Listen to non-politicians, ordinary professionals, and Ethiopian academics, and you will hear them substitute English words in Amharic and ethnic language conversations. One of my peculiar encounters was Goitom Hagos (pseudo name), a boarding clerk at the Ethiopian airlines in Addis Ababa international airport.  Employment with the EAL is a prestigious opportunity, and Goitom’s job will require English proficiency. On my trip back to the US, I arrived at the boarding checkpoint on time, but not soon enough for Goitom. He chided me, ye time concept yellottim – you have no concept of time. 

Goitom may not have travelled outside of Ethiopia, but I have flown in and out of cities of Europe and America.  For my education and work, I must have a strong concept of time. A compassionate friend once pointed to a frail thin child and said, “muuchaan sunn malnourishedi dhaa — that child is malnourished.   Old passengers in city buses and taxis are addressed as father or  mother. Young folk address each other as brother, sister or friend.  A few young folk have vacated seats for me — Yikemetu father – sit down father.    

Given the prevailing pace of learning and speaking English, the scheme of things is more English substitution than less.   As the majority of citizens speak Amharic that currently owns historical legitimacy as the federal language, English substitution is widespread, the ambition to federalize afaan Oromo appears untimely, if not impossible.   Should there come a time for afaan Oromo to become a federal alternative to Amharic, Ethiopians are capable of learning it. Experiences support the possibility of this scenario – especially had quubee been adapted in Amharic-Geez alphabets they already know.  Most of us, after all, have added Amharic and English to our linguistic resume.

In the five years of Italian occupation, for example, Ethiopians such as my father had learned to speak the language of their occupying bosses.  Oromo schools, in the span of 20 years, successfully developed and taught quubee to write afaan Oromo. In a generation’s time, Kiswahili replaced English and became the national language of Tanzania.  Kenya, Uganda, and Democratic Republic of Congo are likely to follow suit. Even more persuasive is the fact that ethnic Ethiopians learned to read, speak, and write Amharic by the time they finished 12th grade, along with English and their native tongues.  A contextual critique of quubee is appropriate.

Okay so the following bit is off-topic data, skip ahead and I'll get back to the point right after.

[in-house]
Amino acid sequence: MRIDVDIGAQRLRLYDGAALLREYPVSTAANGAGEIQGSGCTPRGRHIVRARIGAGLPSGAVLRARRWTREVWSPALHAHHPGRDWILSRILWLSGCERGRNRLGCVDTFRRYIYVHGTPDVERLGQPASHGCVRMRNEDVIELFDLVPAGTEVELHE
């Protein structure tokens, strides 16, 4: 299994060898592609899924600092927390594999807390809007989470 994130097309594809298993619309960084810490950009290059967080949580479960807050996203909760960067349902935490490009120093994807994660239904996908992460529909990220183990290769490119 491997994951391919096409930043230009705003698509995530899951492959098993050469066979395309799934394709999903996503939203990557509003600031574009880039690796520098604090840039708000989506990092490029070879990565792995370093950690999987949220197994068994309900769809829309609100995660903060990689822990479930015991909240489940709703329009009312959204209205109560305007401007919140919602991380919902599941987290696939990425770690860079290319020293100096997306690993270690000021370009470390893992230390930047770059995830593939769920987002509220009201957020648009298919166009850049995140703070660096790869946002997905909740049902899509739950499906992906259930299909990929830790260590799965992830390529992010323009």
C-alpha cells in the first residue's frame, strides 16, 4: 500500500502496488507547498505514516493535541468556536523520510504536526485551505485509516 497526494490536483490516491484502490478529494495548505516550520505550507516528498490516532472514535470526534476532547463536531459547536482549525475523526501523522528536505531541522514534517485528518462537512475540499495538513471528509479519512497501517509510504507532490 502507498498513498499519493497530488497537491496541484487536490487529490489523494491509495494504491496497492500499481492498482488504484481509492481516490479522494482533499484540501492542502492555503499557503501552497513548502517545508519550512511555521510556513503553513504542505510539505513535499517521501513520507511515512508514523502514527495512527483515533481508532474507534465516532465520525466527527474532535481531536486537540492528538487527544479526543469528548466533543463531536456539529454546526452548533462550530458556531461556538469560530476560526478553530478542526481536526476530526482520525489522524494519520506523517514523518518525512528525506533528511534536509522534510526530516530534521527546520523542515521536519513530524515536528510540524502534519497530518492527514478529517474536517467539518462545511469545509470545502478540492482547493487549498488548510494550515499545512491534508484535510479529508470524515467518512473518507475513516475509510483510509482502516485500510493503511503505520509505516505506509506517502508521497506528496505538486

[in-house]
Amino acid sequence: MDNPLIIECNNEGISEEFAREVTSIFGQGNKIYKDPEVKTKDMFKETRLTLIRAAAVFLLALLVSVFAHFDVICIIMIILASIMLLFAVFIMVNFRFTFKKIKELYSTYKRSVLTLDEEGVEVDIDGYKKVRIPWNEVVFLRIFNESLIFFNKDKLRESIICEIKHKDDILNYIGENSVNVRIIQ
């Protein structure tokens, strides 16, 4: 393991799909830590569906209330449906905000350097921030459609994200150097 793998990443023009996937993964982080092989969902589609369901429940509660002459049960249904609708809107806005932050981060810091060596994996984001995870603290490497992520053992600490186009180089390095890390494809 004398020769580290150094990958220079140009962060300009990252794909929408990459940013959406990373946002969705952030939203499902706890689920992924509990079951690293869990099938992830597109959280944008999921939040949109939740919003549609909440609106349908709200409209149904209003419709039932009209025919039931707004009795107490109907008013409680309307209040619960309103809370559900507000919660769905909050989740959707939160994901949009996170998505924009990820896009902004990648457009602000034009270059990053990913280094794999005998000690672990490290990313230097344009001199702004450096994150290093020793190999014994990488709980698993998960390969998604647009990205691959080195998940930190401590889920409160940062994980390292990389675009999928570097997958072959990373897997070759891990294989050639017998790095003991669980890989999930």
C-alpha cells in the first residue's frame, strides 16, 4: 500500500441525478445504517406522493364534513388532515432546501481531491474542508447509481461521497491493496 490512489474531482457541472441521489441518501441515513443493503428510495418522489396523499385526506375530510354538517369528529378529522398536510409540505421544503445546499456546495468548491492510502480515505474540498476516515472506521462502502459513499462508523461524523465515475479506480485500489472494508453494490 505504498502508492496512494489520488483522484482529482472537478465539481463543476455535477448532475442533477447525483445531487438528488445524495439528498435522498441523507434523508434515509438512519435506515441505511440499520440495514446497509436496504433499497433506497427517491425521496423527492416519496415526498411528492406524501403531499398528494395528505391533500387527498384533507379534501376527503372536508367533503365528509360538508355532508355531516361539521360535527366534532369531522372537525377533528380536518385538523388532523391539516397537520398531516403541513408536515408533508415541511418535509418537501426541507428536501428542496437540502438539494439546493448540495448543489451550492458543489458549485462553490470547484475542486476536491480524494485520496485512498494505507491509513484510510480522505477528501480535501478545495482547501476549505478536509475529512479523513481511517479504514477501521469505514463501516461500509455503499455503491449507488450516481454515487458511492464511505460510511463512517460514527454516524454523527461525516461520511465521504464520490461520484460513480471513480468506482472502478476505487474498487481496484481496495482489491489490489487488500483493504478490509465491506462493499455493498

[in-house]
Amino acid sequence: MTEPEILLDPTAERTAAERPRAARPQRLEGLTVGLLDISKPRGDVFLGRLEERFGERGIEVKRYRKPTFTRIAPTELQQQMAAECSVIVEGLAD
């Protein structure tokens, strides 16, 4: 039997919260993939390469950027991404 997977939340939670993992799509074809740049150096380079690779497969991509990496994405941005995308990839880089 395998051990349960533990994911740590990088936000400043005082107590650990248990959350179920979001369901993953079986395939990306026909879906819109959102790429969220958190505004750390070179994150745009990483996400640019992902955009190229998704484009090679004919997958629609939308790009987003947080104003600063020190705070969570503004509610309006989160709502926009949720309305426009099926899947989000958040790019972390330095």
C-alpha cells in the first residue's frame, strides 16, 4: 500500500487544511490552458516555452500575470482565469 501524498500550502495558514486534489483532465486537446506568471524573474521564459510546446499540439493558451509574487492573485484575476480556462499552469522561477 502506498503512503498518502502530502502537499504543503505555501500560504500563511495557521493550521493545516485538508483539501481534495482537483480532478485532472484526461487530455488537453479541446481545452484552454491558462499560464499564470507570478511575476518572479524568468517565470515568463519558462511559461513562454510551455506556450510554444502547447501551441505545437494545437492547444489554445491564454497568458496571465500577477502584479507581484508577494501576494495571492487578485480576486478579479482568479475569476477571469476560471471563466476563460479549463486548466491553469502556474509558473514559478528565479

Quubee Afaan Oromo: A Gentle Critique

History bears it out that land, language, and religion are the common reasons for ethnic nationalism.  Eritrean, Oromo, and Tigrean nationalist movements grew out these identity claims. For Oromo ethno-linguistic nationalism, Quubee is a collaborative invention of Haile Fidda, an Oromo cultural anthropologist, Ibsaa Guutama, a political scientist and lawyer, and others of Oromo Liberation Front [7].  The fall of the military regime in 1991 furnished the right time and opportunity to develop quubee in Latin alphabets for Oromo schools. The youths welcomed and learned it enthusiastically. Written in quubee, Afaan Oromo is an official language in Oromia regional government, taught in college as an elective or a major for a degree.   Quubee has served the ethos of Oromo political and cultural nationalism in parity with Amharic, but the emblem of Oromo national pride has drawbacks.  

Misgivings about quubee education abound, including the decline of educational standard and instructional quality in the classrooms.  The enforcement of quubee and afaan Oromo deprived the new generation of Oromos of the privilege to study Amharic, the most widely spoken federal language, and English, the second most popular.  Quubee education and afaan Oromo compromised Oromo college graduates’ employment opportunity in the federal government and regions other than Oromia. Had quubee been adopted in Geez-Amharic fidel, rather than Latin alphabets, non-Oromos would have learned it—a missed opportunity to multiply the populations of readers and speakers of afaan Oromo – a route to federal level.